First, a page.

This branching coral is a Deep-Water Sea Fan. As its name suggests, we saw it in deep water about 80 feet deep. The Sea Fan was four or five feet tall. Also notice the Brown Branching Tube Sponges and the Red Rope Sponges.
A coral is a colony of thousands of animals called polyps (say, "PAH-lips"). Each of these tiny animals is about the size of the eraser on the end of a pencil. Each polyp has small tentacles, and looks sort of like a small squid or octopus. The polyp uses its tentacles to catch microscopic plants and animals called plankton that float in the water.
Working together, all the animals in the colony build the branches of the Deep-Water Sea Fan. The branches are made of calcium compounds and are similar to a skeleton. The animals live on this skeleton, sort of like people living in a tall apartment building.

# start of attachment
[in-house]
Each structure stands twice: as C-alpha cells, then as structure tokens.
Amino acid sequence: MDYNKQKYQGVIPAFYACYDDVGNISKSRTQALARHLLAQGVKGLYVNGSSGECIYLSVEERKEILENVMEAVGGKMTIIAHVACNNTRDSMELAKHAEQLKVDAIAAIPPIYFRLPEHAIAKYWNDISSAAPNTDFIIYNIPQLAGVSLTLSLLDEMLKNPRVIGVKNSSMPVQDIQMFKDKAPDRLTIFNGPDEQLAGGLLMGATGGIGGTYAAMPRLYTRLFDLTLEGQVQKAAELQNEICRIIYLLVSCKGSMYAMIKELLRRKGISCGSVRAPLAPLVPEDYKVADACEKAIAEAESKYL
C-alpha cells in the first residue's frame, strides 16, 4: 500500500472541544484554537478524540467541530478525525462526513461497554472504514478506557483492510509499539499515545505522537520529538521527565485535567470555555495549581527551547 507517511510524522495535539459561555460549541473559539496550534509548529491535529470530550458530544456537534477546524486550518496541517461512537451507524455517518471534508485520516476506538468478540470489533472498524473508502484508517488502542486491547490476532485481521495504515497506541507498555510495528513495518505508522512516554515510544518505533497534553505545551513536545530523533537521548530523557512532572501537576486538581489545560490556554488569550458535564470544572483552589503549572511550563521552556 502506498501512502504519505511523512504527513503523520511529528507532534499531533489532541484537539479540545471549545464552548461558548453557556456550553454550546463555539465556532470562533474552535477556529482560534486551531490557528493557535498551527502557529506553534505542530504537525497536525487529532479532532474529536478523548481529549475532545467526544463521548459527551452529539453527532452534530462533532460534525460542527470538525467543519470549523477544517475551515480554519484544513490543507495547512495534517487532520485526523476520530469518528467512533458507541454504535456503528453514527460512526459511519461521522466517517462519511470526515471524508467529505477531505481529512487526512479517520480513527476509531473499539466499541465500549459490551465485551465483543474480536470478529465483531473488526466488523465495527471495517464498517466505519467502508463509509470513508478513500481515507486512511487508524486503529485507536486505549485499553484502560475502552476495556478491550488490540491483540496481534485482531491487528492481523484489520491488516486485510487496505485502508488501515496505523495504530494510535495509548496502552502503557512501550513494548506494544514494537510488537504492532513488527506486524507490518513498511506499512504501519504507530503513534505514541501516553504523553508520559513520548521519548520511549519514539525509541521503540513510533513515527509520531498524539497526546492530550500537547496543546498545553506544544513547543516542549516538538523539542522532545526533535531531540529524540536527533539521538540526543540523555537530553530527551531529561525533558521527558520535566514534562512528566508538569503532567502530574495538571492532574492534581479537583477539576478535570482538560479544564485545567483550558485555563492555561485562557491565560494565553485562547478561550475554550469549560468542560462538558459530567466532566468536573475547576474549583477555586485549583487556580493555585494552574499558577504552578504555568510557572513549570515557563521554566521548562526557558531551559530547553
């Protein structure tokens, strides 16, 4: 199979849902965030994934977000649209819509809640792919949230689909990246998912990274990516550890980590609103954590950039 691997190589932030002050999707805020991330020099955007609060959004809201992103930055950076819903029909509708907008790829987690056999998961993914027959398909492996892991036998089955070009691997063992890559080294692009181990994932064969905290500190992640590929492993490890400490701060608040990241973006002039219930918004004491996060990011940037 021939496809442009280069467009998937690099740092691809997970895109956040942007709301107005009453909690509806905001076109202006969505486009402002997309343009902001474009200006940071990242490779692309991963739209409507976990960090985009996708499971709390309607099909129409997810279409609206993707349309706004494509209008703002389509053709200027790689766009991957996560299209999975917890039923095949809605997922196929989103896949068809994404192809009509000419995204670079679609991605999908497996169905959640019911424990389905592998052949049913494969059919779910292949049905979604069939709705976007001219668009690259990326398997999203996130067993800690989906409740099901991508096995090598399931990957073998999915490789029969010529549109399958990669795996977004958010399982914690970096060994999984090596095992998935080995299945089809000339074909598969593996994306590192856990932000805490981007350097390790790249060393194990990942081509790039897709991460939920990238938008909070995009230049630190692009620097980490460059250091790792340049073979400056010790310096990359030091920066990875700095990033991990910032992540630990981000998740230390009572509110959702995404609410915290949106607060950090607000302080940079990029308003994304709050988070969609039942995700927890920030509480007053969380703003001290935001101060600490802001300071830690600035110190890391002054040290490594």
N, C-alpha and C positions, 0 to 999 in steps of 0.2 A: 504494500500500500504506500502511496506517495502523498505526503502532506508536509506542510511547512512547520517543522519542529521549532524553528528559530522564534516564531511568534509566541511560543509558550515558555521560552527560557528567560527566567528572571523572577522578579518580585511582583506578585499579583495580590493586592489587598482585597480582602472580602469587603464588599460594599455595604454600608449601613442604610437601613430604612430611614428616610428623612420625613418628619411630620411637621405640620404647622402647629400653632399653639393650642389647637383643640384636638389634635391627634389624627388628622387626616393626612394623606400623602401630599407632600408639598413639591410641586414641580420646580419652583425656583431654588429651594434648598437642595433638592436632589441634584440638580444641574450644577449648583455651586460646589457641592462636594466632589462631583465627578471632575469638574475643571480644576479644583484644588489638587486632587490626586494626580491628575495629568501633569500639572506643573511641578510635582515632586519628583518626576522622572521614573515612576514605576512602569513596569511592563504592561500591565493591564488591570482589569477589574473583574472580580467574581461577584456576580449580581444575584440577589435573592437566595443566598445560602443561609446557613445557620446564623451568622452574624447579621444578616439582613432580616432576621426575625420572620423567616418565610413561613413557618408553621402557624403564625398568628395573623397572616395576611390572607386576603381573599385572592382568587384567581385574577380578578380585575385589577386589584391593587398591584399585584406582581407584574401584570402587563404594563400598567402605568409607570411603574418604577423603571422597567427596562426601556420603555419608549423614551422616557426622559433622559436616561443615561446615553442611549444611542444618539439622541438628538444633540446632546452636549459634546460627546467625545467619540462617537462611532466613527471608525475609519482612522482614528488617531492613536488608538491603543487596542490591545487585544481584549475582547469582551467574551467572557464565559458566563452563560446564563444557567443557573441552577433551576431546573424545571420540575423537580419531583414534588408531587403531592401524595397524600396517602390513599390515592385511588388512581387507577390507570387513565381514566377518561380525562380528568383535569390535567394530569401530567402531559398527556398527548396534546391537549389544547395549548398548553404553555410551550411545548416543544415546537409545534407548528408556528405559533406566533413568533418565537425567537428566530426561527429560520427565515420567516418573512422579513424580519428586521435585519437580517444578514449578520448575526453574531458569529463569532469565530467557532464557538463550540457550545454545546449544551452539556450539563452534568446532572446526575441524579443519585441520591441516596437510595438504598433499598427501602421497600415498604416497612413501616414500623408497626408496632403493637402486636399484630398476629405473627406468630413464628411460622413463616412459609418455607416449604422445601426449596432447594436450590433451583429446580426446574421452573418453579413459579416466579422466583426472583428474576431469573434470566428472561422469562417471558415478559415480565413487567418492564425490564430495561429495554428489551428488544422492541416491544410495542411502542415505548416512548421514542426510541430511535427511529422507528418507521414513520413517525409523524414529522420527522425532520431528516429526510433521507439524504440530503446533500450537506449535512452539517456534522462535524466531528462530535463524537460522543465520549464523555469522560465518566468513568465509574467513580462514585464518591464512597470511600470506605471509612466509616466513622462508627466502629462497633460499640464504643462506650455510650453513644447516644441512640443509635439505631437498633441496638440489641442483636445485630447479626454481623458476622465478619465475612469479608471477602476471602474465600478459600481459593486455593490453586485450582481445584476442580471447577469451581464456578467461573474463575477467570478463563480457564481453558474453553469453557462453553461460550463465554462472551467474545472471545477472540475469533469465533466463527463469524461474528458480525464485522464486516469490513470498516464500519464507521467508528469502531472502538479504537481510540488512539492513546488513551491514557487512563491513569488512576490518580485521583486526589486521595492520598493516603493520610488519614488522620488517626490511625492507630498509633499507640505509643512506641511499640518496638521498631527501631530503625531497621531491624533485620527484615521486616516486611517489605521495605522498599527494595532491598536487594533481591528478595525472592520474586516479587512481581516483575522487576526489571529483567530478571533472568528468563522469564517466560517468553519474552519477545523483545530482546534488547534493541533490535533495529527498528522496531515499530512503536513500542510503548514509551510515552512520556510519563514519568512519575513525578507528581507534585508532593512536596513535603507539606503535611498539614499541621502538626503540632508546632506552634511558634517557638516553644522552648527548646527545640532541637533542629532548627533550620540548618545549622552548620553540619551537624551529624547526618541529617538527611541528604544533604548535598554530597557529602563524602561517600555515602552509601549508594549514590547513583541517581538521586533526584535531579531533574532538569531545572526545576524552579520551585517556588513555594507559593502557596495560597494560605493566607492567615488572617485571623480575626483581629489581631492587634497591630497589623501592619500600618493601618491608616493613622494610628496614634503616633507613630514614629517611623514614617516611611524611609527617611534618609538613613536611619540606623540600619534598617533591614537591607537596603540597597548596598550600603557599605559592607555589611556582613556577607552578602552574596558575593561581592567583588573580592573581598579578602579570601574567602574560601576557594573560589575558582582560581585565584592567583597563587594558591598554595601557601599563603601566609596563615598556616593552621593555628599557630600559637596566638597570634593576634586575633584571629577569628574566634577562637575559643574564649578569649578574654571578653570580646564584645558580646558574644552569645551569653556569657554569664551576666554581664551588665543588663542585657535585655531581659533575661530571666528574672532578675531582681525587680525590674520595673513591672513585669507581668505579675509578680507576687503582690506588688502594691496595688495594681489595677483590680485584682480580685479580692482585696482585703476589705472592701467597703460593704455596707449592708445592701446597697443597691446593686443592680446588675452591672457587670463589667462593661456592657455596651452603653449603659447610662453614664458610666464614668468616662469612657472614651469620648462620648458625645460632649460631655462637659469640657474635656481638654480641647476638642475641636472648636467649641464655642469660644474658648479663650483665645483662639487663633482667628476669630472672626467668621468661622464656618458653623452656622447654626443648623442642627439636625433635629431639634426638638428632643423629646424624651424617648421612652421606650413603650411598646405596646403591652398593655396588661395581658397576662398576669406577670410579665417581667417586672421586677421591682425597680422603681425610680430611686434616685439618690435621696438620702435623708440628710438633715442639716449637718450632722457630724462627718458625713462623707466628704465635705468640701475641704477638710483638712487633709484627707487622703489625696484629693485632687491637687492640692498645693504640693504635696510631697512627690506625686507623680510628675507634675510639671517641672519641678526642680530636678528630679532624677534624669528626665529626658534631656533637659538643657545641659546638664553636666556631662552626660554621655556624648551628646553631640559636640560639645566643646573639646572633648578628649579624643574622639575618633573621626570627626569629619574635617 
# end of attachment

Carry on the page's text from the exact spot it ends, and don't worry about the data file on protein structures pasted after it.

Tube sponges are also colonies of animals. Learn more about how these animals eat by pumping water, on the ReefNews Yellow Tube Sponge website.
Notice how clear the water is. Even though we were 80 feet under water, the water was bright blue and we could see the surface above us. We saw the Deep-Water Sea Fan and Sponges at North Wall near Bimini in The Bahamas.
Learn more about the Coral Reefs of Bimini on the 2001 ReefNews CD-ROM
Bimini: Jewel of the Gulf Stream
Tessa Dowell took this picture using a Nikonos V with 28mm lens and SB105 strobe. This photo was taken during the ReefNews research expedition to Bimini, June 2001.